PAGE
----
This week's interview is with Dalia Corkrum. Dalia graduated from Drexel in 1979 with her MLIS, and is currently the Library Director at Whitman College. During her MLIS program, Dalia worked as an intern at the Philadelphia Museum of Art and was a member of Beta Phi Mu. Since graduating, Dalia has worked as a Cataloguer/Information Specialist at Air Products and Chemicals, a Retrospective Conversion Cataloguer at Aurora University, the Head of Technical Services at both St. Charles Public Library and Tacoma Public Library, and as the Library Director at Saint Martin's College.
What is your current job? Library Director at Whitman College
How did you find your job? I was nominated for the position; it was also advertised in all of the usual publications.
What does your typical day look like? Is this what you expected when you took the job? There's no such thing as "typical". I spend a tremendous amount of time building relationships, answering/writing email, budgeting, managing, etc., etc.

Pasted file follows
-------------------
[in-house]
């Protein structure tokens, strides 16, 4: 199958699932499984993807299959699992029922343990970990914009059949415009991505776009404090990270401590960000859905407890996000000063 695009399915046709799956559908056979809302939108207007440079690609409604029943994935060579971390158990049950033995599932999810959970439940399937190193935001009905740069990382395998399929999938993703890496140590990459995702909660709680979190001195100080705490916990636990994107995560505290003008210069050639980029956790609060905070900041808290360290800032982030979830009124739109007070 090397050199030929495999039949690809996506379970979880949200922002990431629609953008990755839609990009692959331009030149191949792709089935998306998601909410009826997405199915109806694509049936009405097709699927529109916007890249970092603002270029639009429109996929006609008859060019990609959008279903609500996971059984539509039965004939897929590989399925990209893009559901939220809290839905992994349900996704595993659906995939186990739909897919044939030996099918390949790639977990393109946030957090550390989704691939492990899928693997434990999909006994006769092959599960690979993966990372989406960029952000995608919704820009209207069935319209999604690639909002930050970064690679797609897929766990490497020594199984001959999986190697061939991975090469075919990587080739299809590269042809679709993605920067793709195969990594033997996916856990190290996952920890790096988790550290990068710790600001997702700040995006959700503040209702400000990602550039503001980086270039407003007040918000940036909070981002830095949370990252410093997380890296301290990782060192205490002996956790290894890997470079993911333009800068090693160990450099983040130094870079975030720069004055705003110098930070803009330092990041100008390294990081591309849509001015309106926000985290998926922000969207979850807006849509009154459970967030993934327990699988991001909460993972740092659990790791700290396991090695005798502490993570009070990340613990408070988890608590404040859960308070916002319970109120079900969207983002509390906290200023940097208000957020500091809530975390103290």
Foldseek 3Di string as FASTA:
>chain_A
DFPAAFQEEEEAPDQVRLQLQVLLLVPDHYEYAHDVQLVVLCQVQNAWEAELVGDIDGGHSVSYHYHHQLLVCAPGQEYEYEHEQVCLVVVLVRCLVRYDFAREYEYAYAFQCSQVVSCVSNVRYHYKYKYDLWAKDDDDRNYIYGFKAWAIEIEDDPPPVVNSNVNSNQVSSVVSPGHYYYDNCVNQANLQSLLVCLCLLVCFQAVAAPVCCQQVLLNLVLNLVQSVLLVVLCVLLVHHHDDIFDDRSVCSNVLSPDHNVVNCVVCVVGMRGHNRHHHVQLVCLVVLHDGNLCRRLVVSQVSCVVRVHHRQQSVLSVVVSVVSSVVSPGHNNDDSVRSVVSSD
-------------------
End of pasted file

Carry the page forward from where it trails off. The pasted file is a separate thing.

What do you enjoy most about your job? Working with talented people and making a difference in peoples' lives. I enjoy the variety of work that comes with my position.
What are some of the common misconceptions about your job/your area of librarianship? That everyone who works in the library is a librarian and that I have plenty of time for recreational reading.
What was the most valuable thing that you did or learned while in library school? My cataloging and management classes! Learning how to catalog has served me exceptionally well. It provided me with the skills to help patrons find information, understand database structure, evaluate and implement integrated library systems and make decisions that affect the future of information acquisition, access, and preservation.
What inspired you to choose this career? It was a practical choice. I contemplated law school but thought that librarianship would provide more flexible and varied opportunities.
What do you wish you had learned more about? Law. Everything we do now, from copyright to employment, has legal ramifications.
Any tips for current students? Don't just take the easy courses or the ones that sound really interesting. Oftentimes you'll learn things that you didn't expect and that knowledge will serve you well in the future. Become as active professionally as you possibly can at the local, regional and national levels.
**Interested in providing your own professional perspective on how to use your Drexel MLIS? Email us at firstname.lastname@example.org to participate!**